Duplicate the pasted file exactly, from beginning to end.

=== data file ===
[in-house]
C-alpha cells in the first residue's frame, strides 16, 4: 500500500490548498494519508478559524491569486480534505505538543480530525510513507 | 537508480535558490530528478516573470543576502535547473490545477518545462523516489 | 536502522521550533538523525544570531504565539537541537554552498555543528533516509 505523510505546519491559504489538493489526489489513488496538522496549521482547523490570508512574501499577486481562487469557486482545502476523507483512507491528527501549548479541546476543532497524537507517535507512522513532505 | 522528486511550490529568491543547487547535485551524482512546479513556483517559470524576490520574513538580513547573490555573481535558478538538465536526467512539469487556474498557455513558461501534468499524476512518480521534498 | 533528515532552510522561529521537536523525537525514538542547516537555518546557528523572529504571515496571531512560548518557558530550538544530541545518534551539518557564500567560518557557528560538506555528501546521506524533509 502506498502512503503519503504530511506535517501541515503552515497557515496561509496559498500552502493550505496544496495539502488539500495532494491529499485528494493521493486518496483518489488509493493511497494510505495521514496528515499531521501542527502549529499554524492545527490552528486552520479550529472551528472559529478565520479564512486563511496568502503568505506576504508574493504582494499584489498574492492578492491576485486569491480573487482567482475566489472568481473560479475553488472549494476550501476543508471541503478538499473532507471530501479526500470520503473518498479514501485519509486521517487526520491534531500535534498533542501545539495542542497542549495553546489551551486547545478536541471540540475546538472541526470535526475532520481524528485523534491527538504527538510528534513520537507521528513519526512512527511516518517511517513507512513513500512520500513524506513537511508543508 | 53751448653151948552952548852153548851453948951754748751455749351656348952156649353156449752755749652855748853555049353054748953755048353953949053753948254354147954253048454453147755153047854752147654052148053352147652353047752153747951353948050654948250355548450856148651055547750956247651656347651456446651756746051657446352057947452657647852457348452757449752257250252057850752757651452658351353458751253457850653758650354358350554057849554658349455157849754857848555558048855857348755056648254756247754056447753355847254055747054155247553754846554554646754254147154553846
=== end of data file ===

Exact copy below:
[in-house]
C-alpha cells in the first residue's frame, strides 16, 4: 500500500490548498494519508478559524491569486480534505505538543480530525510513507 | 537508480535558490530528478516573470543576502535547473490545477518545462523516489 | 536502522521550533538523525544570531504565539537541537554552498555543528533516509 505523510505546519491559504489538493489526489489513488496538522496549521482547523490570508512574501499577486481562487469557486482545502476523507483512507491528527501549548479541546476543532497524537507517535507512522513532505 | 522528486511550490529568491543547487547535485551524482512546479513556483517559470524576490520574513538580513547573490555573481535558478538538465536526467512539469487556474498557455513558461501534468499524476512518480521534498 | 533528515532552510522561529521537536523525537525514538542547516537555518546557528523572529504571515496571531512560548518557558530550538544530541545518534551539518557564500567560518557557528560538506555528501546521506524533509 502506498502512503503519503504530511506535517501541515503552515497557515496561509496559498500552502493550505496544496495539502488539500495532494491529499485528494493521493486518496483518489488509493493511497494510505495521514496528515499531521501542527502549529499554524492545527490552528486552520479550529472551528472559529478565520479564512486563511496568502503568505506576504508574493504582494499584489498574492492578492491576485486569491480573487482567482475566489472568481473560479475553488472549494476550501476543508471541503478538499473532507471530501479526500470520503473518498479514501485519509486521517487526520491534531500535534498533542501545539495542542497542549495553546489551551486547545478536541471540540475546538472541526470535526475532520481524528485523534491527538504527538510528534513520537507521528513519526512512527511516518517511517513507512513513500512520500513524506513537511508543508 | 53751448653151948552952548852153548851453948951754748751455749351656348952156649353156449752755749652855748853555049353054748953755048353953949053753948254354147954253048454453147755153047854752147654052148053352147652353047752153747951353948050654948250355548450856148651055547750956247651656347651456446651756746051657446352057947452657647852457348452757449752257250252057850752757651452658351353458751253457850653758650354358350554057849554658349455157849754857848555558048855857348755056648254756247754056447753355847254055747054155247553754846554554646754254147154553846